N.C. State in spotlight at ACC basketball media day

acarter@newsobserver.comOctober 17, 2012 

— ACC basketball players and coaches have gathered here on Wednesday at the ACC’s annual men’s basketball media day and, for the first time in nearly 40 years, much of the focus – and many of the questions – have been about N.C. State entering the season as the league favorite.

The league’s coaches picked the Wolfpack to finish first in the ACC’s inaugural coaches’ poll, and N.C. State is likely to be first in the media poll when it is released later today. The ACC’s preseason media poll debuted in 1970, and N.C. State has been picked first just twice – in 1974 and ’75.

“We accept that, and that’s all great,” N.C. State junior C.J. Leslie said. “There’s nothing bad about that but, you know, what we really have to do is we have to let that go out of our head and really focus in and … get better little by little.

“It’s fine to be preseason ranked one and all of this, but at the end of the day it really doesn’t mean too much.”

While Leslie and teammate Richard Howell answered questions about entering the preseason with the burden of high expectations, players from North Carolina and Duke answered plenty of questions of their own. The Tar Heels and Blue Devils finished first and second in the league a season ago, but since have endured many changes.

Duke returns four starters, but lost Austin Rivers, the conference’s freshman of the year a season ago. Seth Curry, the senior guard, acknowledged that leadership was a problem a season ago for the Blue Devils, who lost against Lehigh in the second round of the NCAA tournament.

“As seniors, me, Mason [Plumlee] and Ryan [Kelly] have definitely learned from that, and we’re going to try to apply what we learned to this new team,” Curry said.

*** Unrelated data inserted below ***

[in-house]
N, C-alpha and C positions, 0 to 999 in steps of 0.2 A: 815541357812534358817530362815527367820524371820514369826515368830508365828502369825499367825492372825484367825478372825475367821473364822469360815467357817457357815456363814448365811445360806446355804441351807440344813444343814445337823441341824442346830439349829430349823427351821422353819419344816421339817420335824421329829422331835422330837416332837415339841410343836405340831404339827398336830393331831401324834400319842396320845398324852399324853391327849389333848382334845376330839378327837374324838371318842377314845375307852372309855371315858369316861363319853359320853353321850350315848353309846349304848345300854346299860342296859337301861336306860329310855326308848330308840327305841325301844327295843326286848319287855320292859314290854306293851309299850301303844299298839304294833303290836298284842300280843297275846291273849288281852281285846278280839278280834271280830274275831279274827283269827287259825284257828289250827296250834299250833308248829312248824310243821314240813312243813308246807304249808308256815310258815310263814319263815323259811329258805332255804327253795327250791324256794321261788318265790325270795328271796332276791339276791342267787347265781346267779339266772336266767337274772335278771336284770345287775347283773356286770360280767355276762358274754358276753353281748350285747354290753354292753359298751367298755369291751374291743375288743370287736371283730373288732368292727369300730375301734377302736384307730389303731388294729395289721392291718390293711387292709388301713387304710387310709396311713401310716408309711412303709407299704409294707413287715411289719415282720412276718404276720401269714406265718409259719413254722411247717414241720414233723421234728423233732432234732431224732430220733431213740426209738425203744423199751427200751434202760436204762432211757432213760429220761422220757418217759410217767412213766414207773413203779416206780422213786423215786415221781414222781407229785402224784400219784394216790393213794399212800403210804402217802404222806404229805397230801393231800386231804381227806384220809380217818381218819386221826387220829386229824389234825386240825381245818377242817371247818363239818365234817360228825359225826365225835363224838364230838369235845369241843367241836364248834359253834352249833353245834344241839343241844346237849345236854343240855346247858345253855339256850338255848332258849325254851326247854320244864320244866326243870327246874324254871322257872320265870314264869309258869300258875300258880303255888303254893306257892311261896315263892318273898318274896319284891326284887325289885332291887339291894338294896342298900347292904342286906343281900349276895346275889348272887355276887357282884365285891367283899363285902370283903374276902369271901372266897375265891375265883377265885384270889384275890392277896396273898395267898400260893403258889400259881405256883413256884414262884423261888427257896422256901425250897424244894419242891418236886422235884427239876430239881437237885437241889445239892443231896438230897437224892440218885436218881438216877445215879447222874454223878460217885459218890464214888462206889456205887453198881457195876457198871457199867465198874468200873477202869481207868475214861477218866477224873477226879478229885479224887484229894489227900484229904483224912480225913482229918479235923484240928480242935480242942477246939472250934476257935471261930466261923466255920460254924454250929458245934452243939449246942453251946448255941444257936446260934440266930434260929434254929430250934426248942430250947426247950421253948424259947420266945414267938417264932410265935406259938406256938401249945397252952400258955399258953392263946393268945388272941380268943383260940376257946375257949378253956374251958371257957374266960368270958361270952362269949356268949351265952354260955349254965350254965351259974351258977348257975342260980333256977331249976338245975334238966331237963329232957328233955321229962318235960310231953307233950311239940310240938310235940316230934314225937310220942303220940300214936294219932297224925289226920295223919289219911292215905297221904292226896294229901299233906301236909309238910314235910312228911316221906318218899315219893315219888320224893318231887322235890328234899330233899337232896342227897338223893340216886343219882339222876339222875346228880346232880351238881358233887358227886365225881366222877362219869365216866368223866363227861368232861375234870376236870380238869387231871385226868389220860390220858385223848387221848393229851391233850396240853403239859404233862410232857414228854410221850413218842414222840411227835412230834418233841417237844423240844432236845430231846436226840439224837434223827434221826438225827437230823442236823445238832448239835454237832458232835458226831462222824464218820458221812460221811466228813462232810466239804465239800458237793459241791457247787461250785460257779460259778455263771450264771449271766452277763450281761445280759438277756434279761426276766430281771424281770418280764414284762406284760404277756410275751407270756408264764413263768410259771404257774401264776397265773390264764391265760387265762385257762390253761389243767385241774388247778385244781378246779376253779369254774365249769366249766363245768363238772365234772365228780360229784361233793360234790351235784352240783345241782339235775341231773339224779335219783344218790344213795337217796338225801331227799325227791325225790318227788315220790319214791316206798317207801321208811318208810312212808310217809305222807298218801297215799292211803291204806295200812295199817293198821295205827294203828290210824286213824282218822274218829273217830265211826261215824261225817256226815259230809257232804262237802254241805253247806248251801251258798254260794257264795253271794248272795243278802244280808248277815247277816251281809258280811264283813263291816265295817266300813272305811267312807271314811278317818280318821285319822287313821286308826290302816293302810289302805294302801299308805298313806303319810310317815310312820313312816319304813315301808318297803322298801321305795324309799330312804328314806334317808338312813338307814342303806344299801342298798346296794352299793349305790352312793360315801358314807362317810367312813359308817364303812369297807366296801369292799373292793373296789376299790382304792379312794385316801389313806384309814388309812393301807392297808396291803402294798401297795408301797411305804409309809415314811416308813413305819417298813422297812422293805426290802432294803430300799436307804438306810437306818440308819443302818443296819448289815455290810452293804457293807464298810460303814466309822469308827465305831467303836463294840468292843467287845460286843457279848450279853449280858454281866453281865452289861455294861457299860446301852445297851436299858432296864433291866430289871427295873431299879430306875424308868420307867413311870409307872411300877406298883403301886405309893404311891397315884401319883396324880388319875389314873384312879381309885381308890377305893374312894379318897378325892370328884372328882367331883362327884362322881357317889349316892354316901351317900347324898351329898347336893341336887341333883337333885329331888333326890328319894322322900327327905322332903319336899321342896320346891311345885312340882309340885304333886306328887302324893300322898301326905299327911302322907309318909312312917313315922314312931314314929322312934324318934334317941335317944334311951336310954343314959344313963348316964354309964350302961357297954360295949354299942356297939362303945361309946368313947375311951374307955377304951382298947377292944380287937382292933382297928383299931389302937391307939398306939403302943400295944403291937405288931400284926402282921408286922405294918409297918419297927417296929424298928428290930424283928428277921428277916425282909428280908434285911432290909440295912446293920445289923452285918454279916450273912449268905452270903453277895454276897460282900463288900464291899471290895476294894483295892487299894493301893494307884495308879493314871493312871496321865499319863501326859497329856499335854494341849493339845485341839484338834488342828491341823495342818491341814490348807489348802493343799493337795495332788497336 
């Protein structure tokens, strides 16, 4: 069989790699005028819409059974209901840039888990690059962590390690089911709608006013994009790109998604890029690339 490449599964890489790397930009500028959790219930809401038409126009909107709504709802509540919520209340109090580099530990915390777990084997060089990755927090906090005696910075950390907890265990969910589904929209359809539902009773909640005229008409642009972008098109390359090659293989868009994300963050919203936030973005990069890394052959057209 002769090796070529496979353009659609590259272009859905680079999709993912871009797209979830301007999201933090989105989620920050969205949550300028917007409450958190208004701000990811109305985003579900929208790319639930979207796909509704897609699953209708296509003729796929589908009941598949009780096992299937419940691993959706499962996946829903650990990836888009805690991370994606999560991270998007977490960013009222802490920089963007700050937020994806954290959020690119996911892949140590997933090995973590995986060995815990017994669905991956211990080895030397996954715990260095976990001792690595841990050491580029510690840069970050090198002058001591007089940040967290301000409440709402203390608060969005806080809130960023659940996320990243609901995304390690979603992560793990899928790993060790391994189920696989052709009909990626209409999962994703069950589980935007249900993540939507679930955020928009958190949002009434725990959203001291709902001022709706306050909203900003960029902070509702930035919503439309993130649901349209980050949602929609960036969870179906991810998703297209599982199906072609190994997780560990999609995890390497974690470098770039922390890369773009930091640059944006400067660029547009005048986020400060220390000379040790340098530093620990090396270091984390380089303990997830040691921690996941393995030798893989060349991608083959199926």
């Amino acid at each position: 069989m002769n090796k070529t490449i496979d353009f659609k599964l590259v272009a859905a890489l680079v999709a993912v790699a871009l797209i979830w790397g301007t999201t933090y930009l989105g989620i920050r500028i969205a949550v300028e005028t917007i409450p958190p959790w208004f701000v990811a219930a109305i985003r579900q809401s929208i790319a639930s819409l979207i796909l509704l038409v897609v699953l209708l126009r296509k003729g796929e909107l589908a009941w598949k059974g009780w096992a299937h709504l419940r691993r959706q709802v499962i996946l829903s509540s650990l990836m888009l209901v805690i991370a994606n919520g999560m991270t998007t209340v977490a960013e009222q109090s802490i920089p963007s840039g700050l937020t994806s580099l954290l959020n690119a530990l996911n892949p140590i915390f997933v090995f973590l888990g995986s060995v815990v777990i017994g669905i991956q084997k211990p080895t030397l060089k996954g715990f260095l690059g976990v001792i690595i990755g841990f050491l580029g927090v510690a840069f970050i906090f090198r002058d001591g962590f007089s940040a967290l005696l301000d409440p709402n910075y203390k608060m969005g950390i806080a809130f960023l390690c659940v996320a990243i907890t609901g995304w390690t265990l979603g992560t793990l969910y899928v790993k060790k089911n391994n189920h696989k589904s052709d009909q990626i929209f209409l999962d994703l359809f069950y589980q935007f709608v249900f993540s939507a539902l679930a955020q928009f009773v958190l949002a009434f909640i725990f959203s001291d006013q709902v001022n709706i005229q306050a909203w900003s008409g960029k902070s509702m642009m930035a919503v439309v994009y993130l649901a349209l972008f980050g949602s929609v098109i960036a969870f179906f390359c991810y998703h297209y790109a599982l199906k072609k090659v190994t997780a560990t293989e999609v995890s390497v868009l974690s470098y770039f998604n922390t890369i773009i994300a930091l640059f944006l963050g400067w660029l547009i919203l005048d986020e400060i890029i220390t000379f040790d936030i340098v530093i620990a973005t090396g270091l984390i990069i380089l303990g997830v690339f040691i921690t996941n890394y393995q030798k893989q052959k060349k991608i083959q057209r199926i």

Curry acknowledged, too, that Duke faltered defensively last season.

“I knew we weren’t as good of a defensive team as we needed to be,” he said. “We’re coming into this year with [defense] a key focal point.”

UNC, meanwhile, returns just one starter. The Tar Heels are still adapting to life without Harrison Barnes, John Henson, Kendall Marshall and Tyler Zeller – all of whom were selected among the top 17 picks in the NBA draft.

The Tar Heels entered the past two seasons as the league favorite, but face their lowest expectations since UNC’s 2009-10 team, which failed to reach the NCAA tournament.

“People are really, I think, selling us short,” UNC sophomore forward James Michael McAdoo said. “But that’s fine. We’re not worried about that. We’re not worried about any of the preseason rankings or preseason accolades that other teams might be getting over us.

“It’s not even added motivation because we know that at the end of the day we’re North Carolina basketball.”

The league’s players met with media members on Wednesday morning, and the ACC’s coaches will speak with reporters in the afternoon. When the preseason poll is released, UNC, Duke and N.C. State could all be among the top three teams for just the fourth time, and for the first time since 2008.

News & Observer is pleased to provide this opportunity to share information, experiences and observations about what's in the news. Some of the comments may be reprinted elsewhere in the site or in the newspaper. We encourage lively, open debate on the issues of the day, and ask that you refrain from profanity, hate speech, personal comments and remarks that are off point. Thank you for taking the time to offer your thoughts.

Commenting FAQs | Terms of Service